Lyme Disease Is Spreading Next Door
The latest report on Lyme disease said that this insect spreading disease remained stable in the Northeast, mid-Atlantic, and upper Midwest regions, but the ‘neighboring states’ are reporting additional cases.
The Centers for Disease Control and Prevention (CDC) Morbidity and Mortality Weekly Report (MMWR), also reveals some Lyme disease (Borrelia burgdorferi) data can be misleading.
This may be because most Lyme disease cases are reported where an infected person lives, not the actual location where they acquired the insect bite.
When diagnosing Lyme disease, a new study published in Pediatrics showed that clinical suspicion was a minimally accurate diagnostic tool (12%). The study highlights the need for laboratory testing to confirm infection with the tick-borne disease.
Only children with the classic "bull's eye" rash should be treated for Lyme disease before serological tests are completed, the study authors concluded.
During 2015, 41 states and the District of Columbia reported at least one probable case.
Fourteen states are classified as “high incidence” (Connecticut, Delaware, Maine, Maryland, Massachusetts, Minnesota, New Hampshire, New Jersey, New York, Pennsylvania, Rhode Island, Vermont, Virginia, and Wisconsin).
During 2008–2015, these states accounted for 95 percent of the 275,589 cases of Lyme disease that were reported to CDC.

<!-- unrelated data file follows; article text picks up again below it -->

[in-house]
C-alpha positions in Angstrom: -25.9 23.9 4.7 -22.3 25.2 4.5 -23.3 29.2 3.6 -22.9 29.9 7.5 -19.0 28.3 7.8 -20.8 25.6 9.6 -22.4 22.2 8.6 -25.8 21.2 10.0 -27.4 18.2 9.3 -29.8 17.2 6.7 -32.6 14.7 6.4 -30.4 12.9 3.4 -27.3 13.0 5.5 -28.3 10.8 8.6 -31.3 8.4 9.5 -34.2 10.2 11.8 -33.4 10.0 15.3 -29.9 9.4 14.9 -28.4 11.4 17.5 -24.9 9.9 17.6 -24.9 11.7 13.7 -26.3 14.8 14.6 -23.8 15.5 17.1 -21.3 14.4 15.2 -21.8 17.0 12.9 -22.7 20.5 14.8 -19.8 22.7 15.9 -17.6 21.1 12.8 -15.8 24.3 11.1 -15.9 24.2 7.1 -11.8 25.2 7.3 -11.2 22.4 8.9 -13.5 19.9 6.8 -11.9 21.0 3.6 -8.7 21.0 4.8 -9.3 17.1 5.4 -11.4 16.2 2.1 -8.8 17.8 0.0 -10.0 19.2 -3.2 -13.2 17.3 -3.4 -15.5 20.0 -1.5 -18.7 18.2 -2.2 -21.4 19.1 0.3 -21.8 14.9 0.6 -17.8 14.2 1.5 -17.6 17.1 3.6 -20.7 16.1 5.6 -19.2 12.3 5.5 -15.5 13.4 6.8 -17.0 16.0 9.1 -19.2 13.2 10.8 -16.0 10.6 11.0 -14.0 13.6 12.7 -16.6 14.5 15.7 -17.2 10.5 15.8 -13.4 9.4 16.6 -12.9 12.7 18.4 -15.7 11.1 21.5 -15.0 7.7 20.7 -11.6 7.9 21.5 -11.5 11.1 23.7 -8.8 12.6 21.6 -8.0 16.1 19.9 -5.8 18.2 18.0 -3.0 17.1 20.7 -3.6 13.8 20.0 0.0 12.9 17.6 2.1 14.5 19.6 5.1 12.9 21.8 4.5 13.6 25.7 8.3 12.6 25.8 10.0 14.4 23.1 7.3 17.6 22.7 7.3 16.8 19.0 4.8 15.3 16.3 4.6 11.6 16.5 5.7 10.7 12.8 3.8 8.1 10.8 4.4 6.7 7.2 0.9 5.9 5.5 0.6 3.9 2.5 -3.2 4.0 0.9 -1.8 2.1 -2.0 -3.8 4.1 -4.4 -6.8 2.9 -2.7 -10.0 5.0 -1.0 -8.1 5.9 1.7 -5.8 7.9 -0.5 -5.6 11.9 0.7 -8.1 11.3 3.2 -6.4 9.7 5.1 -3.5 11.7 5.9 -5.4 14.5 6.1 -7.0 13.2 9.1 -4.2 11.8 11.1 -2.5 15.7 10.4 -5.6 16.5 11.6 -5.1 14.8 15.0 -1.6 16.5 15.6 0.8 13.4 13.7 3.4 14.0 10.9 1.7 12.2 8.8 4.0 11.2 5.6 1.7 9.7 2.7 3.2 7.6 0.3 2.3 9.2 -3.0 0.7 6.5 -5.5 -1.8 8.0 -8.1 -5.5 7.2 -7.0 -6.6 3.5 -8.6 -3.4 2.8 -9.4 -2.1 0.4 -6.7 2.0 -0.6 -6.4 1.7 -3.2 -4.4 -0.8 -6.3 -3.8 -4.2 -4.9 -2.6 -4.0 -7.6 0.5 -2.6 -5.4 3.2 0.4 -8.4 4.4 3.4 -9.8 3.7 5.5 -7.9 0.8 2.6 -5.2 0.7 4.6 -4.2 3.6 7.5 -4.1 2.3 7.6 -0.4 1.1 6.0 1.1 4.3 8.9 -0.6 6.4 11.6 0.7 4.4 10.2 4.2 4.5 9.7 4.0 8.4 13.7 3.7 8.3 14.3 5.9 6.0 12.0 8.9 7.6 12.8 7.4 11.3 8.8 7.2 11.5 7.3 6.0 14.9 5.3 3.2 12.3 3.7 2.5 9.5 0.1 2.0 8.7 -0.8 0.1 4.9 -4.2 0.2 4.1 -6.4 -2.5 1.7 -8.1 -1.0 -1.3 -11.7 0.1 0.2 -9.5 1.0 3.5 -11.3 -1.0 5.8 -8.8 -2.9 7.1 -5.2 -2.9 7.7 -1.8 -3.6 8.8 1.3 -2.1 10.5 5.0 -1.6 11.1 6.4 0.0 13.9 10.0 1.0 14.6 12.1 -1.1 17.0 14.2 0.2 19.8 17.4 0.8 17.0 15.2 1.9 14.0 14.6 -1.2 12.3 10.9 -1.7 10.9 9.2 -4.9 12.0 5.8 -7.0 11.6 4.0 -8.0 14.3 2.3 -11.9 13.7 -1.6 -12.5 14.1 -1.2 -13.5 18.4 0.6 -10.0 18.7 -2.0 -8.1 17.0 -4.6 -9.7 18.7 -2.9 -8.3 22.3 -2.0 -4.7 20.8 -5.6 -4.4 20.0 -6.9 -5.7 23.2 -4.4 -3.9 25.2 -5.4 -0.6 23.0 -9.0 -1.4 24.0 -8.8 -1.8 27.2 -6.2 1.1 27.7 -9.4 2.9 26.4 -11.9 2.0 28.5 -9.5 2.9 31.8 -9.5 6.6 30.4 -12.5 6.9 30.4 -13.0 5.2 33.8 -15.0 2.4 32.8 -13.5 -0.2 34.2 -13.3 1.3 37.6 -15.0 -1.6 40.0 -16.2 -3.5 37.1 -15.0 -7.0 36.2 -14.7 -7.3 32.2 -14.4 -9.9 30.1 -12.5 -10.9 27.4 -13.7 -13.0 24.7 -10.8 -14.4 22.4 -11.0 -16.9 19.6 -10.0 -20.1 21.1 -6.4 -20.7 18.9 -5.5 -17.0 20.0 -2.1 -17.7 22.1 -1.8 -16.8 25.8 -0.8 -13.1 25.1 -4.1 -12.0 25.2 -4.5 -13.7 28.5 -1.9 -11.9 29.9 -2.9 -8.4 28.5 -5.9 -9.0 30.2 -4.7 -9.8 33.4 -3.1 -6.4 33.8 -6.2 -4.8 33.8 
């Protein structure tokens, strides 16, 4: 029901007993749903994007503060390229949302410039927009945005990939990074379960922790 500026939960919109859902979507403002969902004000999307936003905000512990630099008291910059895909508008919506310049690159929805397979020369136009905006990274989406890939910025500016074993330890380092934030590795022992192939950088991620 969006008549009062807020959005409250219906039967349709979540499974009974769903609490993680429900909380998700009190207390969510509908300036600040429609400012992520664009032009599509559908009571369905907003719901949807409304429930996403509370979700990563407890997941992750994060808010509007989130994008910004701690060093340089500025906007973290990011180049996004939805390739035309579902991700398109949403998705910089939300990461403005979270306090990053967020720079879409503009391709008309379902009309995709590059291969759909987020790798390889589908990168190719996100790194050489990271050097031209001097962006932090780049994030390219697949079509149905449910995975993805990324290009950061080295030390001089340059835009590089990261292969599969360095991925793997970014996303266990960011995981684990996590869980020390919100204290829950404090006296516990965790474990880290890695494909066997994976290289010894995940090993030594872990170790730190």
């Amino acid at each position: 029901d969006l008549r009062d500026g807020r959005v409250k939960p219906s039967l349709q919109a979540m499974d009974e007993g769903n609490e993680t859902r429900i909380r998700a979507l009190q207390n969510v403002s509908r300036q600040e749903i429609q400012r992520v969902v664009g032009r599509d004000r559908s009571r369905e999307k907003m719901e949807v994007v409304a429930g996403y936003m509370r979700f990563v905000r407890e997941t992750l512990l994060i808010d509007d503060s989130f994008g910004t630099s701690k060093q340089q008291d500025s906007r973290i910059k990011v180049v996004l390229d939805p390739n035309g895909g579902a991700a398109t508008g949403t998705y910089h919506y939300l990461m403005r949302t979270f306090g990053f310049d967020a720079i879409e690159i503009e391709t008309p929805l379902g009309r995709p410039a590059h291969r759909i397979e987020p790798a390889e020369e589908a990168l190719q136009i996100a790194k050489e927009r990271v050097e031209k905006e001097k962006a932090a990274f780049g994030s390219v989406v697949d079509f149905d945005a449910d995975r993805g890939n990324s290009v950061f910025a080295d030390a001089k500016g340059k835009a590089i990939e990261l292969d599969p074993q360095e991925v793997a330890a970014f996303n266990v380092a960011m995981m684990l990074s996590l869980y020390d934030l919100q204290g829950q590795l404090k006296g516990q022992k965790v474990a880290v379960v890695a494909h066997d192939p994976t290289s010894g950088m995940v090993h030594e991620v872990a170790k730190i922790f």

But, 11 states and the District of Columbia were classified as ‘neighboring states’ (Illinois, Indiana, Iowa, Kentucky, Michigan, North Carolina, North Dakota, Ohio, South Dakota, Tennessee, and West Virginia) reported a 6.6% increase in Lyme cases.
Many health officials believe a Lyme vaccine is needed now more than ever.
Lyme disease is considered the most widespread disease transmitted by insects in the U.S., and researchers have found that Lyme disease costs the U.S. healthcare system between $712 million and $1.3 billion a year.
Which means, treating Lyme disease costs on average $3,000 per patient.
But, no Lyme borreliosis vaccine is currently available for humans.
Even though a vaccine has shown that the disease can be prevented by immunization with an Outer Surface Protein A-based vaccine.
That may be why Valneva, a European biotech company, recently received Fast Track status from the FDA for the development of its Lyme vaccine, VLA15.
VLA15 is a new hexavalent, protein subunit-based vaccine candidate targeting the outer Surface Protein A of Borrelia, the most dominant protein expressed by the bacteria when present in a tick.
Human clinical trials are underway in the United States and Europe. As such, Valneva plans to initiate Phase II as early as the first quarter of 2018.
Until the FDA approves a new vaccine for use, the CDC suggests people use repellent that contains 20 percent or more DEET, picaridin, or IR3535 on exposed skin for protection.
Before taking your next walk in the woods, the CDC suggests pre-treating your clothing with DEET which may offer longer protection.
Most pharmacies sell DEET related products.